Pitfall: The Mayan Adventure puts you in the shoes of a young Pitfall Harry, who must jump, swing, and climb his way through several Mayan levels in a search for priceless treasure. The GBA version of the game is actually an enhanced version of the classic SNES game, as Majesco has cleaned up the graphics a bit and tweaked the levels a little for its release on the handheld. We recently had a chance to sit down with the game to see exactly what Majesco has done with it.
Pitfall: The Mayan Adventure tells the story of Pitfall Harry Jr., the son of the hero of the original Atari 2600 game. The young Harry has inherited his father's obsession, and he becomes an adventurer set on recovering a horde of valuable Mayan artifacts. But more importantly, Harry Jr. must rescue his father, who's been captured by the evil Mayan warrior spirit Zakelua. To do so, you'll run, jump, climb, swing, and zip-line your way through plenty of temples, jungles, mines, ruins, and other exotic locales. Standing in your way are plenty of traps and enemies set on keeping you from rescuing your dad. You'll start armed with your trusty sling, but you'll eventually find new weapons, such as boomerangs and exploding stones. Additionally, the game features plenty of power-ups to help you make your way through the vast levels.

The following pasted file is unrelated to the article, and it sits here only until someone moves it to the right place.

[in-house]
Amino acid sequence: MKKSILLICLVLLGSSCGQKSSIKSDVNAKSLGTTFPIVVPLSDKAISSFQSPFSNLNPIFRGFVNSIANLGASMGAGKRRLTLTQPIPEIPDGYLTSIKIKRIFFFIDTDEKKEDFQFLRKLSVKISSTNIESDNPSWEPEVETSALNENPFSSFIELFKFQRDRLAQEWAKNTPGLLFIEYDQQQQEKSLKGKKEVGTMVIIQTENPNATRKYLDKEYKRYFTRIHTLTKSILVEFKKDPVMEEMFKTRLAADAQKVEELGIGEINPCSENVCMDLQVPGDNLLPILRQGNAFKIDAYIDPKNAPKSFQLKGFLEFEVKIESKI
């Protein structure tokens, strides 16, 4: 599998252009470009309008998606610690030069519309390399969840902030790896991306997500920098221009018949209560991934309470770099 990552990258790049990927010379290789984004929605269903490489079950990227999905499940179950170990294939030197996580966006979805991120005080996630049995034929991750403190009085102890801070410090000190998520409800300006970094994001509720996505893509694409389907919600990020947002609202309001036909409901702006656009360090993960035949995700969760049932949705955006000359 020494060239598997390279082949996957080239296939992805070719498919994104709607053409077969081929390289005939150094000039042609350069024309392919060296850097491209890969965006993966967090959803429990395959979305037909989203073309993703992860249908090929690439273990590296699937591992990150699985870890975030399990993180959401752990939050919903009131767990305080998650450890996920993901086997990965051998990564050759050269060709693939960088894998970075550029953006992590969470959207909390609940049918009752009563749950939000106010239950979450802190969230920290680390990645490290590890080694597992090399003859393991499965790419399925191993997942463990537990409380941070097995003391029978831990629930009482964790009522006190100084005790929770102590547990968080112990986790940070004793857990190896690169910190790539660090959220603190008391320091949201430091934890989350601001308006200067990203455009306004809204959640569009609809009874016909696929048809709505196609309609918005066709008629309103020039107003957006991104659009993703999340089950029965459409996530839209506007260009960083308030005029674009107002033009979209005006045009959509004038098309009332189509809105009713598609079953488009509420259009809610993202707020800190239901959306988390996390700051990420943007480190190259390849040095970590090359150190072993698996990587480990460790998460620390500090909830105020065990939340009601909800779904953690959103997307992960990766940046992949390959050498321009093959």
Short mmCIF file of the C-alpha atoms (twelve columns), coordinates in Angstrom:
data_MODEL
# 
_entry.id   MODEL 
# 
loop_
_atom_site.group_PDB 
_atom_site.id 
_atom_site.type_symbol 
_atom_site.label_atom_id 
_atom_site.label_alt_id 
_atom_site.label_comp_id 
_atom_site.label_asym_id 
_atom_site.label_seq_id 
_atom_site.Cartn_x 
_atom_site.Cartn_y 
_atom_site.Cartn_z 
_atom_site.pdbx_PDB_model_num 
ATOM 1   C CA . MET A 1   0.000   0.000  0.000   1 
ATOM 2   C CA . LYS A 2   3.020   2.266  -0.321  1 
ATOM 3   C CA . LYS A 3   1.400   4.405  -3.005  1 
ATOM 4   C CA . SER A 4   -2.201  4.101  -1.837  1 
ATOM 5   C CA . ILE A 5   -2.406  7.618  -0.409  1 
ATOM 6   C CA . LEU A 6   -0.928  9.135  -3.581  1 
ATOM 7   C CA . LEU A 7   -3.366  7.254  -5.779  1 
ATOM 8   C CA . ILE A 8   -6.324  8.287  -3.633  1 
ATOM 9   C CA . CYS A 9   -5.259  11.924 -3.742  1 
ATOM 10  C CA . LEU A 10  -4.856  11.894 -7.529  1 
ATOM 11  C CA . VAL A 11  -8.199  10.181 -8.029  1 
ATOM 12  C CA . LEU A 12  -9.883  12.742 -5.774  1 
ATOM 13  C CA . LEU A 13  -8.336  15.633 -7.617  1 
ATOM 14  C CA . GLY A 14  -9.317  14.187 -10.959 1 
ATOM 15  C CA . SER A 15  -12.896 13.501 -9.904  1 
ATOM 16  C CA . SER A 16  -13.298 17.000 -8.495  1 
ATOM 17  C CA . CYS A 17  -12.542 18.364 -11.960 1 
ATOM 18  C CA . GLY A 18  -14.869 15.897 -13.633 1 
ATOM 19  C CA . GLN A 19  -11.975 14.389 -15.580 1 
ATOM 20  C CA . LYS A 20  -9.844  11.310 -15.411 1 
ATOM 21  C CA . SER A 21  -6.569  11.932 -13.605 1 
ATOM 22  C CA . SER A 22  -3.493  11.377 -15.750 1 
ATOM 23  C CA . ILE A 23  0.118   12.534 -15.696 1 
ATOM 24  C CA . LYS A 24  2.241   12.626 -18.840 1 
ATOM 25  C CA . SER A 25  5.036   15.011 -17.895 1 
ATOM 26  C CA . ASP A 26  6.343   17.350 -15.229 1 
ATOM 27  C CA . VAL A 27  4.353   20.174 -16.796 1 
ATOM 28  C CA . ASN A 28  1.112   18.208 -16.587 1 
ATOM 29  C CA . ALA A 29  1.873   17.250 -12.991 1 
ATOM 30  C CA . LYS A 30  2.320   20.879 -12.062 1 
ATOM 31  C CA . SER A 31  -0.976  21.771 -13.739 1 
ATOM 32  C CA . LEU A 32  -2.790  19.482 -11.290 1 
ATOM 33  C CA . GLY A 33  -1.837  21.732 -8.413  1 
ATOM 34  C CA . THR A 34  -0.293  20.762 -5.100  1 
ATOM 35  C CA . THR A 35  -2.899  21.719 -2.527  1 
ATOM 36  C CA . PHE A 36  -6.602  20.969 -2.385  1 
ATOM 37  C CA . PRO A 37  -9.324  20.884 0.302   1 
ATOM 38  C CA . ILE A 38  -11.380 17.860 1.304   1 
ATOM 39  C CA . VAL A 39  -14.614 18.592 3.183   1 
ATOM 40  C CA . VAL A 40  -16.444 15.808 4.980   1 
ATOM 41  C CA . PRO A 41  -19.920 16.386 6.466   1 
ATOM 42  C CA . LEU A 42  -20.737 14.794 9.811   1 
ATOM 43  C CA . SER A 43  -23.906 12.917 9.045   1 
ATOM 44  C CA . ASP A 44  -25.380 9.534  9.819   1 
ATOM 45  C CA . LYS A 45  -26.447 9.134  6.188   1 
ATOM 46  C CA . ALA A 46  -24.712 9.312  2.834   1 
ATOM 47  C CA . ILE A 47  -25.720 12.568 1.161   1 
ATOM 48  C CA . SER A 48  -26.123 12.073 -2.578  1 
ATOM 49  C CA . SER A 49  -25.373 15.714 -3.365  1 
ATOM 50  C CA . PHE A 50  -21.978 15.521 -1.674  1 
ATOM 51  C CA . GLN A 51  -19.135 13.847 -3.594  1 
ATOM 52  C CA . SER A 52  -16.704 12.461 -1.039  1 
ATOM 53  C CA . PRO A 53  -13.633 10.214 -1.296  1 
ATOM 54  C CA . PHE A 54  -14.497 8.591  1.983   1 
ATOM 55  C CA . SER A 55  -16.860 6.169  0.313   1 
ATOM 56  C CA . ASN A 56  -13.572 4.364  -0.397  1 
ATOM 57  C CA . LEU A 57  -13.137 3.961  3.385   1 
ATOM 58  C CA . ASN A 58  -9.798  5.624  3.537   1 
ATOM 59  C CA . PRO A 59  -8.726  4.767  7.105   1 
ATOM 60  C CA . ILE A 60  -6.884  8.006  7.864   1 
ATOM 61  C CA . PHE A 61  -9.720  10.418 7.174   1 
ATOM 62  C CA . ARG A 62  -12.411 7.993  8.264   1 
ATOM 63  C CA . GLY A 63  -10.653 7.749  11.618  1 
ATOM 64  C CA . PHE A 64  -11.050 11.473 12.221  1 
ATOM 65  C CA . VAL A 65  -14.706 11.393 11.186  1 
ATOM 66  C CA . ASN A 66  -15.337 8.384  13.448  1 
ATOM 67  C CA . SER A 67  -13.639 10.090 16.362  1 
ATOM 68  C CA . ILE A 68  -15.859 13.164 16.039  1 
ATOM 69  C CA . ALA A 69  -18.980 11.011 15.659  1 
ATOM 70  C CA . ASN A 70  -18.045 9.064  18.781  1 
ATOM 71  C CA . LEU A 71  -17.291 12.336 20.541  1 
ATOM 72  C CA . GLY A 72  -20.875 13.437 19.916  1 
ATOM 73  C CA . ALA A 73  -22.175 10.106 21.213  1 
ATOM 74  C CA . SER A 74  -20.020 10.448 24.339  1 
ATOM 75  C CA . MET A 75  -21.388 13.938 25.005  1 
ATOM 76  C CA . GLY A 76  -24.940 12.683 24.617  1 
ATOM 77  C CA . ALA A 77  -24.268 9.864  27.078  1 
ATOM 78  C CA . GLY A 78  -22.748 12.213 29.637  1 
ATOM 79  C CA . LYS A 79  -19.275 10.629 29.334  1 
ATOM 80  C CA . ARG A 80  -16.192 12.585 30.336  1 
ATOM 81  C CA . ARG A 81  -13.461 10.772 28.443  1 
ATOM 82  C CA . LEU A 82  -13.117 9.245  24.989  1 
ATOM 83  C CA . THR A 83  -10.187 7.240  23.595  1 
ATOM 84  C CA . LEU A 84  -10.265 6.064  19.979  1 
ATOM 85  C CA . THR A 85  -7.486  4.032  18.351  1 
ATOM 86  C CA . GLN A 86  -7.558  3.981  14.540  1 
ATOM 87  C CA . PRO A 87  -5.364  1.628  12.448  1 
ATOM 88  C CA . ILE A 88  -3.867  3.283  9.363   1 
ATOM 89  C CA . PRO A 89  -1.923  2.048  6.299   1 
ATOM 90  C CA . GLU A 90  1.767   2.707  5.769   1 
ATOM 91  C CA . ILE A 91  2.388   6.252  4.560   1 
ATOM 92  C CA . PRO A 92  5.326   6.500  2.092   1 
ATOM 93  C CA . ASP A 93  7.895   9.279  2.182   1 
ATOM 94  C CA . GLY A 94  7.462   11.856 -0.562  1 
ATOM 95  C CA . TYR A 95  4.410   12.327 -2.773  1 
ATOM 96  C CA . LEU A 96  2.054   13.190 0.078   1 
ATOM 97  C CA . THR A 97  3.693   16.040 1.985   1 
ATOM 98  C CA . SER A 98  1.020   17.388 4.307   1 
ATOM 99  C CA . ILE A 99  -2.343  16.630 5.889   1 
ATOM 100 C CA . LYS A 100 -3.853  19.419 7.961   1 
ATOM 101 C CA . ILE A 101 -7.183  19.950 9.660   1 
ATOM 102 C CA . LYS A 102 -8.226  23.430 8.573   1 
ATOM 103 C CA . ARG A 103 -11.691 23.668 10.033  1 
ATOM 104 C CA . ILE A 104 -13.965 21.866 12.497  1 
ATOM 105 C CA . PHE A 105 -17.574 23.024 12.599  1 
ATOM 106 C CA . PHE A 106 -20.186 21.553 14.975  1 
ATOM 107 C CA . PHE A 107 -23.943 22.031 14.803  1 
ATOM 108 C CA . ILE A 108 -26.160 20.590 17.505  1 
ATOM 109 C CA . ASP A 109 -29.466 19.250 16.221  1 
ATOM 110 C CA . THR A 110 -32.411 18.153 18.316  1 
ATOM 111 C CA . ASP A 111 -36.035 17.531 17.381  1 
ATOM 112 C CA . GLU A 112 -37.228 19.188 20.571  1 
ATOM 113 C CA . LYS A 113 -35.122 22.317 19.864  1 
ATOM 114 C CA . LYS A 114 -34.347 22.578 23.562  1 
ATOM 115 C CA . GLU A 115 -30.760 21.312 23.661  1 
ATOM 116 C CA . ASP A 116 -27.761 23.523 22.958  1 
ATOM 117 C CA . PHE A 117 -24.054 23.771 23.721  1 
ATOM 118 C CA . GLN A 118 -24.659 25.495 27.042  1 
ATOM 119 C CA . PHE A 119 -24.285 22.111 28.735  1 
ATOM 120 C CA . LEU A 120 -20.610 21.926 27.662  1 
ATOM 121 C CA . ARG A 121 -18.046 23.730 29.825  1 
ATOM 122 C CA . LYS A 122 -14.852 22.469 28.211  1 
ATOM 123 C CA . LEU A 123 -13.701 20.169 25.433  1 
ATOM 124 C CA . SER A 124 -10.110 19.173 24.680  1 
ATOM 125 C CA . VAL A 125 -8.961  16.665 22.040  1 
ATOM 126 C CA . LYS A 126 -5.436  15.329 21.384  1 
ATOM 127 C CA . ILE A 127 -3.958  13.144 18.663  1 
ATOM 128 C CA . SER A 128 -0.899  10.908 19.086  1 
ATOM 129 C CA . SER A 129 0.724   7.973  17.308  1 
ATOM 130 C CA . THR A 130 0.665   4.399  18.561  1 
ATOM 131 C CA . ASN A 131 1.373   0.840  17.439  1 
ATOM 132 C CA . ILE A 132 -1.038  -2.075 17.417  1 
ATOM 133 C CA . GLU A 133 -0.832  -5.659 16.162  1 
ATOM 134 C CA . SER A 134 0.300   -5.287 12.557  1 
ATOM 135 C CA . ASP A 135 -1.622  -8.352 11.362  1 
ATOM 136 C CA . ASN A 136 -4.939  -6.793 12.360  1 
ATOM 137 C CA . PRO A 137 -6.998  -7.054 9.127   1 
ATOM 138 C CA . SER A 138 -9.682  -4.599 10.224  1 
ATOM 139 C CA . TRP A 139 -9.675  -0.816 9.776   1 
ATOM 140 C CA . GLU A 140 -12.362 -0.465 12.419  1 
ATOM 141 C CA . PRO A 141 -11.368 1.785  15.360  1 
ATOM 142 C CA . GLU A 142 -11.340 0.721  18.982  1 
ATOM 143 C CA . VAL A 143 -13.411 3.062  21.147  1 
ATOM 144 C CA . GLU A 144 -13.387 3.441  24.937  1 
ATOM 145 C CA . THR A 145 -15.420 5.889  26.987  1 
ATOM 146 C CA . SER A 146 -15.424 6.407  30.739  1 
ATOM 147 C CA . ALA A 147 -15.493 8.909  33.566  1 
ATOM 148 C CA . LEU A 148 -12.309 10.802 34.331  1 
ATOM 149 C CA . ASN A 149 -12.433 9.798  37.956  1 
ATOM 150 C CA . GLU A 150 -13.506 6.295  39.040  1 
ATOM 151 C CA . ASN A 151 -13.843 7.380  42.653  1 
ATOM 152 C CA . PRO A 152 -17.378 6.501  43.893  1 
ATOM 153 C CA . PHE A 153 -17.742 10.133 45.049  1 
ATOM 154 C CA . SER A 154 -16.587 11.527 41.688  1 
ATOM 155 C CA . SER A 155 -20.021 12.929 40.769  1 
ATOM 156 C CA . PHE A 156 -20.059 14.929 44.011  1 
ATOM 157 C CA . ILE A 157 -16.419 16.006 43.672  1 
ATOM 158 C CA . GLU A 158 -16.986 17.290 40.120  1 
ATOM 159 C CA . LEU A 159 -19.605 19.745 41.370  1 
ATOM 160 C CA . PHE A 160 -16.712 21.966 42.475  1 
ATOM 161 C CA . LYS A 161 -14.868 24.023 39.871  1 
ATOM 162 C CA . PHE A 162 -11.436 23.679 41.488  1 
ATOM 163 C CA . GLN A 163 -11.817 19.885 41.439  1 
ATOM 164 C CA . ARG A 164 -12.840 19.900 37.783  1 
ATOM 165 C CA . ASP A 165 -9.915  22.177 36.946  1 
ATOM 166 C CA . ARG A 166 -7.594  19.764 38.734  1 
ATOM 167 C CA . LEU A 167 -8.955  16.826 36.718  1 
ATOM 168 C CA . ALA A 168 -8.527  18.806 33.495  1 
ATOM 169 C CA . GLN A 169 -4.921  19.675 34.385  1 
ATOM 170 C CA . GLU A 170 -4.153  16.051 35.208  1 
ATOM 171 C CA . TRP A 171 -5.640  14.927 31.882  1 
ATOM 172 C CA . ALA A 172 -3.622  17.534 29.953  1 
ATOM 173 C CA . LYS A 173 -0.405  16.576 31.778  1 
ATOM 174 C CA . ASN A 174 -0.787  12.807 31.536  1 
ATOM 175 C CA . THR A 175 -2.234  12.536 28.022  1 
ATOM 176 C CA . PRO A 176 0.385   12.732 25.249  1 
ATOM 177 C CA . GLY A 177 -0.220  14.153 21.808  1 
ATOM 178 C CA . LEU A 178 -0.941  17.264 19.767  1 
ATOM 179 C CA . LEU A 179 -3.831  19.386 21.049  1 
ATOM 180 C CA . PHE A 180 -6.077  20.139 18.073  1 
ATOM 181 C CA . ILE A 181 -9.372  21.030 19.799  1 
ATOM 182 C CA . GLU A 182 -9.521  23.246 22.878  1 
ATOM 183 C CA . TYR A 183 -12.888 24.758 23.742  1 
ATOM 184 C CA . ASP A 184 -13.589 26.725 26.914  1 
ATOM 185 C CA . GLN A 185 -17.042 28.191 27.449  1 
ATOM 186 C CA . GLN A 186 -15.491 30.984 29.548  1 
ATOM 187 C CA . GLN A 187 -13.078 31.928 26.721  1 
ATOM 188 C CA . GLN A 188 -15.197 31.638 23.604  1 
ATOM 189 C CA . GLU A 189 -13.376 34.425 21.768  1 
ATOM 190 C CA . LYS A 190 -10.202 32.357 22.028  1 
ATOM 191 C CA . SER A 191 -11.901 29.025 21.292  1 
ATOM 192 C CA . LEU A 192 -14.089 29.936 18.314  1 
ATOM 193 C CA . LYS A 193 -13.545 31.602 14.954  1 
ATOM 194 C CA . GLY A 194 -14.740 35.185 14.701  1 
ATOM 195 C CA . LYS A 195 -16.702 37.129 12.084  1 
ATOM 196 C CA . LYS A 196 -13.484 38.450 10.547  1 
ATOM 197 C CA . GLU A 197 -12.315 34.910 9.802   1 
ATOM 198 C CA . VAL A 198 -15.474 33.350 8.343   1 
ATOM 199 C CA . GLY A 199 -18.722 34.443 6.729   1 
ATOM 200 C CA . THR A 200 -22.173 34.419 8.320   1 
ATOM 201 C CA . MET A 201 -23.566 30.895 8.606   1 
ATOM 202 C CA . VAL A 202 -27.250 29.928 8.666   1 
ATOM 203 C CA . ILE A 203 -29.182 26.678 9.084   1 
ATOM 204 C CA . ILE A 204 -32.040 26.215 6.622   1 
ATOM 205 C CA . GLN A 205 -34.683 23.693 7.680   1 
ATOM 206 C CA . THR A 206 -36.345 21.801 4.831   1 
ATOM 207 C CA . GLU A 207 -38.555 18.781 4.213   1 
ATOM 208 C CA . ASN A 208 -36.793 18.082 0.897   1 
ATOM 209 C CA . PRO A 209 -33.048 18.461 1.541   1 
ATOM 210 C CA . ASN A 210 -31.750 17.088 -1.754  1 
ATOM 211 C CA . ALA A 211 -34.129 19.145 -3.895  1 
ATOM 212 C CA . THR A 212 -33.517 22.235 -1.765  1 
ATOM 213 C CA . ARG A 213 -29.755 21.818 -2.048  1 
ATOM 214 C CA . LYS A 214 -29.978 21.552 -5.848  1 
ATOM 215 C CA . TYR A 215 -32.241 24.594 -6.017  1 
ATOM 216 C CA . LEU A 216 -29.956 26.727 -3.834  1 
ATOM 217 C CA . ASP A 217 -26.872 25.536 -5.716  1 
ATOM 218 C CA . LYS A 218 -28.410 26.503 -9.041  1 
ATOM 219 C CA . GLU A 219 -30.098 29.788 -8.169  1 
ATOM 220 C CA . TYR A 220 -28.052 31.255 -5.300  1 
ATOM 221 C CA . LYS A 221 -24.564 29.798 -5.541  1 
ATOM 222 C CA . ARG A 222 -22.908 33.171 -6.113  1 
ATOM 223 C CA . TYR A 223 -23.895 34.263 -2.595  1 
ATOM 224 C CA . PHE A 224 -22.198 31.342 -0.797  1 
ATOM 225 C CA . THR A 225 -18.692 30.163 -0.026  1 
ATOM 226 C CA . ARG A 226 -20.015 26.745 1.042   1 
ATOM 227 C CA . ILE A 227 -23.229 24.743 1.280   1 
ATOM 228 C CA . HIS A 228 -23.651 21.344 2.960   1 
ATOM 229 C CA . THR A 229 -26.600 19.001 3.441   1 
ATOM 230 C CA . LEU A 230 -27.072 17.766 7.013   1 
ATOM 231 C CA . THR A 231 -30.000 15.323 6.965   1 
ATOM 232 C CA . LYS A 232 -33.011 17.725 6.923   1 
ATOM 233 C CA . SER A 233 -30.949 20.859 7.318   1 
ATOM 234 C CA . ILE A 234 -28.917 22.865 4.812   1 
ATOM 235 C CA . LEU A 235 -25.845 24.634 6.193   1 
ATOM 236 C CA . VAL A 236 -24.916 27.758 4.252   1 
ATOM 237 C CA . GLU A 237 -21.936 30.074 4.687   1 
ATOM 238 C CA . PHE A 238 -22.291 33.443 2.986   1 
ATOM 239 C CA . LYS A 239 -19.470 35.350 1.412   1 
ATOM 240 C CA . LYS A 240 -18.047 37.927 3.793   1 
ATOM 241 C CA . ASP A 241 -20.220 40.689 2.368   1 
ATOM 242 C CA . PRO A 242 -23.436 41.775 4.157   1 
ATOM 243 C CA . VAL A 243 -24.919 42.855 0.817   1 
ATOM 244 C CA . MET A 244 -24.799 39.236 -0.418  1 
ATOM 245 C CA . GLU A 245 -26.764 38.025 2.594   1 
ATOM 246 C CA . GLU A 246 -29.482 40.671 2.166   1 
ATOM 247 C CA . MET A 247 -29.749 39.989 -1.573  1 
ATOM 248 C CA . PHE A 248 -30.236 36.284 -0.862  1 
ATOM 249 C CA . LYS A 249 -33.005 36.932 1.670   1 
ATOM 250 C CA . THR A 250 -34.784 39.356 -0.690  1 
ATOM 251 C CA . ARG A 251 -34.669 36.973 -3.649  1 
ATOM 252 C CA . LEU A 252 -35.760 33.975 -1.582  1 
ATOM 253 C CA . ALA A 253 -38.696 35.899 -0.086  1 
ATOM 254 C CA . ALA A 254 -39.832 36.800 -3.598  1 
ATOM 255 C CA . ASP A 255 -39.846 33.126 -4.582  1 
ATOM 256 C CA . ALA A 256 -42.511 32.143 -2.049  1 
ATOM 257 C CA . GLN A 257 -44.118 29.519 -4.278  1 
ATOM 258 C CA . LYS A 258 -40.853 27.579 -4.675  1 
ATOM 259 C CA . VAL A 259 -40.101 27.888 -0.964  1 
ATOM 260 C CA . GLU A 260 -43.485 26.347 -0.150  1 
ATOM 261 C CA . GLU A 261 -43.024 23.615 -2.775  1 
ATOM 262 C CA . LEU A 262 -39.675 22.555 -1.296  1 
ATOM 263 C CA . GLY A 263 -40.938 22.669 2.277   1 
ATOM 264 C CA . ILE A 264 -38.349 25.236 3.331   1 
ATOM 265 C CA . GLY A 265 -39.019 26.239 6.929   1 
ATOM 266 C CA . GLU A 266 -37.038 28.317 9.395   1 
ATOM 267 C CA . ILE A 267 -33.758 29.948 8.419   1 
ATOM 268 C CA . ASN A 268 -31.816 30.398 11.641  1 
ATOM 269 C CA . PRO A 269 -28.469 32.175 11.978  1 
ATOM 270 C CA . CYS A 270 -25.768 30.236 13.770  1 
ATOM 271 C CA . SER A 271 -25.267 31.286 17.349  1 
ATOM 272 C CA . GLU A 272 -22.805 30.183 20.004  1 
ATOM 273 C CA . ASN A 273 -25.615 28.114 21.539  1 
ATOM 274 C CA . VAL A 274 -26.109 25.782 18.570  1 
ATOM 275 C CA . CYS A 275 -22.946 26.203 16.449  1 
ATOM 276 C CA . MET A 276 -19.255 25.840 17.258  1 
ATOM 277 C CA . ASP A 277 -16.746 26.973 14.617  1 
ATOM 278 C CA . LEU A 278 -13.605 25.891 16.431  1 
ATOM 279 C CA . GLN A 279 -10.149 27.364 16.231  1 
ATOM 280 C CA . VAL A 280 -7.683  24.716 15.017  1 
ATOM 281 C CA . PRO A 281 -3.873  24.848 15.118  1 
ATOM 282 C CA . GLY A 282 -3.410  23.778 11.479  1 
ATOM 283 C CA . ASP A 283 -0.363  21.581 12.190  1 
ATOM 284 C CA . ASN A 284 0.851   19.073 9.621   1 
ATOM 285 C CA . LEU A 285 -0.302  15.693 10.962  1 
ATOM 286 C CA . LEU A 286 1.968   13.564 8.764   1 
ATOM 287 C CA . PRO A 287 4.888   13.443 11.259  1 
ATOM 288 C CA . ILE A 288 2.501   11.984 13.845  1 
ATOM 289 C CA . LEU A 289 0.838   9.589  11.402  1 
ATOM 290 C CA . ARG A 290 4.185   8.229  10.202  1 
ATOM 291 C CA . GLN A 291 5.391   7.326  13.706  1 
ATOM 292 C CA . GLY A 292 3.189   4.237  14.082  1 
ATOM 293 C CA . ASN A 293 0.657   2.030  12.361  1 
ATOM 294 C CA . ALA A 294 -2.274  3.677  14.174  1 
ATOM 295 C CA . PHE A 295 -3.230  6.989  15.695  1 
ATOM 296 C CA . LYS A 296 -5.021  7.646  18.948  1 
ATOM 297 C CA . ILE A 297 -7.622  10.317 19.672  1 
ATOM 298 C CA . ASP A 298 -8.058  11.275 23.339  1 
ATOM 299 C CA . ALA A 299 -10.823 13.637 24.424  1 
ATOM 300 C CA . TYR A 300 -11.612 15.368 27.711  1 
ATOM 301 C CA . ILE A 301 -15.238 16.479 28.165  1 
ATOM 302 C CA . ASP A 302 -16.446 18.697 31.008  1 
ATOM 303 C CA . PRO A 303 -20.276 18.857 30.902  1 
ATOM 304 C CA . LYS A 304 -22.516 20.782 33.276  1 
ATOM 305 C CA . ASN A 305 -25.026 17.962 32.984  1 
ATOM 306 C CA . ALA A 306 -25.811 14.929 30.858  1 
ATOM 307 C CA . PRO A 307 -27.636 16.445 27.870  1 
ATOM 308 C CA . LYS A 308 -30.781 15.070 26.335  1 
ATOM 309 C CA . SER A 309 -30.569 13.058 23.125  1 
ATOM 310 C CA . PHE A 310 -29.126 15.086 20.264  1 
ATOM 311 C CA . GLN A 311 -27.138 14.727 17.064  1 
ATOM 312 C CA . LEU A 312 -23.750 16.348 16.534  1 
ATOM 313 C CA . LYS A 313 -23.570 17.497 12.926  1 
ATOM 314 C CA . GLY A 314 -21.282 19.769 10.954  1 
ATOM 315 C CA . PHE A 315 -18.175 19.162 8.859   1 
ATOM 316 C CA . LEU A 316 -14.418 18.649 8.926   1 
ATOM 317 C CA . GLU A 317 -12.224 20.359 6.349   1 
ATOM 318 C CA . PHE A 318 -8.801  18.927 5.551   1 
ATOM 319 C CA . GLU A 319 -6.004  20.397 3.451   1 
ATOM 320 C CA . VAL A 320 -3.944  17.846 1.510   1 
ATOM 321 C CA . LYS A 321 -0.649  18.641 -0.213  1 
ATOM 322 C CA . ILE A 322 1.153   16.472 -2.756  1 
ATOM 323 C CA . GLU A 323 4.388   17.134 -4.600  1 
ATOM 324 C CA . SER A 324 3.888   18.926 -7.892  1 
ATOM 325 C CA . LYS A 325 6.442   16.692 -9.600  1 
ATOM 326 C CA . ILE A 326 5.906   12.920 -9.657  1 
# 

The GBA version of the game isn't a whole lot different from the Genesis and SNES versions. The game maintains a side-scrolling perspective, and it uses well-animated sprites for graphics. The game runs very fast, keeping the action frenzied. The backgrounds are very lush, and they use a good amount of colors. Still, the action is sometimes hard to make out, especially on such a small screen. The audio sounded a bit better, but it's been too long since we played the SNES version to really tell if anything's changed.
Even though it's a straight port, the game was still somewhat fun to play. The level layout seems to be well designed, and there's plenty of interaction to keep you interested. The combat system seems a little weak at this point, and some of the jumping parts were needlessly difficult. Additionally, there's a good chance that the original version of Pitfall is hidden somewhere in the game. Majesco couldn't confirm this.
Those who really liked the SNES and Genesis versions of the game should be happy to revisit it again on the GBA, and those who haven't played the game yet should be pleased with the simplistic and addictive gameplay. Pitfall: The Mayan Adventure is a US launch game, and it will release alongside the GBA.